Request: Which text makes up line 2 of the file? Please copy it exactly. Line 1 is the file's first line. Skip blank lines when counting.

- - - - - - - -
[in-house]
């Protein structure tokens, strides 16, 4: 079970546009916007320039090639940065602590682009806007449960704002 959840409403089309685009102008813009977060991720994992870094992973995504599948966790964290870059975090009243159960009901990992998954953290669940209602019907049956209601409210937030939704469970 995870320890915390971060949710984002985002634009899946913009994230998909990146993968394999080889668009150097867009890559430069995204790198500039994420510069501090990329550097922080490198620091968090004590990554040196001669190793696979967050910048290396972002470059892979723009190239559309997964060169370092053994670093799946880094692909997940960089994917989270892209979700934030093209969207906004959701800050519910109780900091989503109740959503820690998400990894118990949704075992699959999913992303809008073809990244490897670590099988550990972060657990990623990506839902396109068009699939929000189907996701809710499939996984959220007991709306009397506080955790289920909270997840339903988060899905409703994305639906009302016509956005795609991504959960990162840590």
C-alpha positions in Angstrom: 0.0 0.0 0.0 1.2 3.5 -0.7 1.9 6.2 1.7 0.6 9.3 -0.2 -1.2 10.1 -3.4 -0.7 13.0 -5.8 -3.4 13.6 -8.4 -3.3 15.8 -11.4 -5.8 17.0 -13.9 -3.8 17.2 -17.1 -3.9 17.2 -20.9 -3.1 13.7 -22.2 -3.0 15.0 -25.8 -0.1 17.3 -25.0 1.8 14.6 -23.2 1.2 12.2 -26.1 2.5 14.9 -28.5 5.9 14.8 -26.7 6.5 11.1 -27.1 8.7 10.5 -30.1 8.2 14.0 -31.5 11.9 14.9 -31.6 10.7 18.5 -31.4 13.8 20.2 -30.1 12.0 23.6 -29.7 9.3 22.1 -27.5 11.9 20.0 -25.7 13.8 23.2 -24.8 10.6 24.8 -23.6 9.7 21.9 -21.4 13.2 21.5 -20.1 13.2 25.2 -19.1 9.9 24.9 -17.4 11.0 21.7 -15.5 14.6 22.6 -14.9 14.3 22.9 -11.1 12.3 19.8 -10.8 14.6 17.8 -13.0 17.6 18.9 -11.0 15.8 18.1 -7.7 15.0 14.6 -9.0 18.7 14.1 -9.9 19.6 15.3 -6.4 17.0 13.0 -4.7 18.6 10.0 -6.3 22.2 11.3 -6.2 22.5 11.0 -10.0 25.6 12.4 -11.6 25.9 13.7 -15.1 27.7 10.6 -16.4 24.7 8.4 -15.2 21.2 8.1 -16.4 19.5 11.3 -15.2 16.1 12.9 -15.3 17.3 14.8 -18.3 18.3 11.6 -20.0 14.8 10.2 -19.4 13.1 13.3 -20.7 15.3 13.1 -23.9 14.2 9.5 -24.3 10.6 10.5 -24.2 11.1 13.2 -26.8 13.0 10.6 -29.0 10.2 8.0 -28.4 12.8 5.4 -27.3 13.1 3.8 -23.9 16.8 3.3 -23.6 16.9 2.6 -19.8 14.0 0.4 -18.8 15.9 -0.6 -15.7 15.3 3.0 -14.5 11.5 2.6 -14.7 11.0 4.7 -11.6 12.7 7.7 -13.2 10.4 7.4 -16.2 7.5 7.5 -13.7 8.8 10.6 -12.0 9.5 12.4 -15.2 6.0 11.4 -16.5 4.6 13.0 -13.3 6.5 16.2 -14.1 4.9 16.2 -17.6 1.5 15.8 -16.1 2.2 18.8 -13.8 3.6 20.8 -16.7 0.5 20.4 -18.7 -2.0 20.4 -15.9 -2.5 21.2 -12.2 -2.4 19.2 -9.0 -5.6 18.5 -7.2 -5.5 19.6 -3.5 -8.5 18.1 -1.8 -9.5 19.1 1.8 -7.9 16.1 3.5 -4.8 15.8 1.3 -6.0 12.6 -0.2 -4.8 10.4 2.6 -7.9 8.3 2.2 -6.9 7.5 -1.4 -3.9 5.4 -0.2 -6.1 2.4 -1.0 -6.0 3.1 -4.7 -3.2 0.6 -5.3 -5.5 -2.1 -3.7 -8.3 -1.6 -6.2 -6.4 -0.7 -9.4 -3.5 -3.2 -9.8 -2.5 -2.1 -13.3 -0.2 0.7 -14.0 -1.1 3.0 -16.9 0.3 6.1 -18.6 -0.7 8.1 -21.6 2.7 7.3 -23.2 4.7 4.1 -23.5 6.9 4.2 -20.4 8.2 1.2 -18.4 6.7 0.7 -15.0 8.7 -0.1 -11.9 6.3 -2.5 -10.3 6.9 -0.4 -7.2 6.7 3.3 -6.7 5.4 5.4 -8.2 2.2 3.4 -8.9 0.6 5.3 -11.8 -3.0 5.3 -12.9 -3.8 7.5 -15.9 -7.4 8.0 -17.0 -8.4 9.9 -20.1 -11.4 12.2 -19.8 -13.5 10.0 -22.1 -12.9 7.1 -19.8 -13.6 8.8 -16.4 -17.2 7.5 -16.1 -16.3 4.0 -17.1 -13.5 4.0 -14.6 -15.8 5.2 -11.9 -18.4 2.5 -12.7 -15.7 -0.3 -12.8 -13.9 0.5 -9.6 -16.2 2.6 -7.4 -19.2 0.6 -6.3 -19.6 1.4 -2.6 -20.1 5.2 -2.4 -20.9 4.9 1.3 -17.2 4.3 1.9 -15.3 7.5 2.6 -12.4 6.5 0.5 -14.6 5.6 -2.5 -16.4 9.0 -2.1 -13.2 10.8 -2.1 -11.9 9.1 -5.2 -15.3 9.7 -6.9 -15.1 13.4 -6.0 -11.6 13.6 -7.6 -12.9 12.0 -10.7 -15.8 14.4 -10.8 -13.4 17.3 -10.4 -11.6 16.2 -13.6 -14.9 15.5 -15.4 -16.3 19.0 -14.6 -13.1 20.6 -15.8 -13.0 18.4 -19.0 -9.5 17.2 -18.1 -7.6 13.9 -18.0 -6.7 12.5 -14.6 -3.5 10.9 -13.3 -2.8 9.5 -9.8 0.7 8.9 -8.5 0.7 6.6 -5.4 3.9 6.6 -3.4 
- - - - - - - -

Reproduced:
């Protein structure tokens, strides 16, 4: 079970546009916007320039090639940065602590682009806007449960704002 959840409403089309685009102008813009977060991720994992870094992973995504599948966790964290870059975090009243159960009901990992998954953290669940209602019907049956209601409210937030939704469970 995870320890915390971060949710984002985002634009899946913009994230998909990146993968394999080889668009150097867009890559430069995204790198500039994420510069501090990329550097922080490198620091968090004590990554040196001669190793696979967050910048290396972002470059892979723009190239559309997964060169370092053994670093799946880094692909997940960089994917989270892209979700934030093209969207906004959701800050519910109780900091989503109740959503820690998400990894118990949704075992699959999913992303809008073809990244490897670590099988550990972060657990990623990506839902396109068009699939929000189907996701809710499939996984959220007991709306009397506080955790289920909270997840339903988060899905409703994305639906009302016509956005795609991504959960990162840590």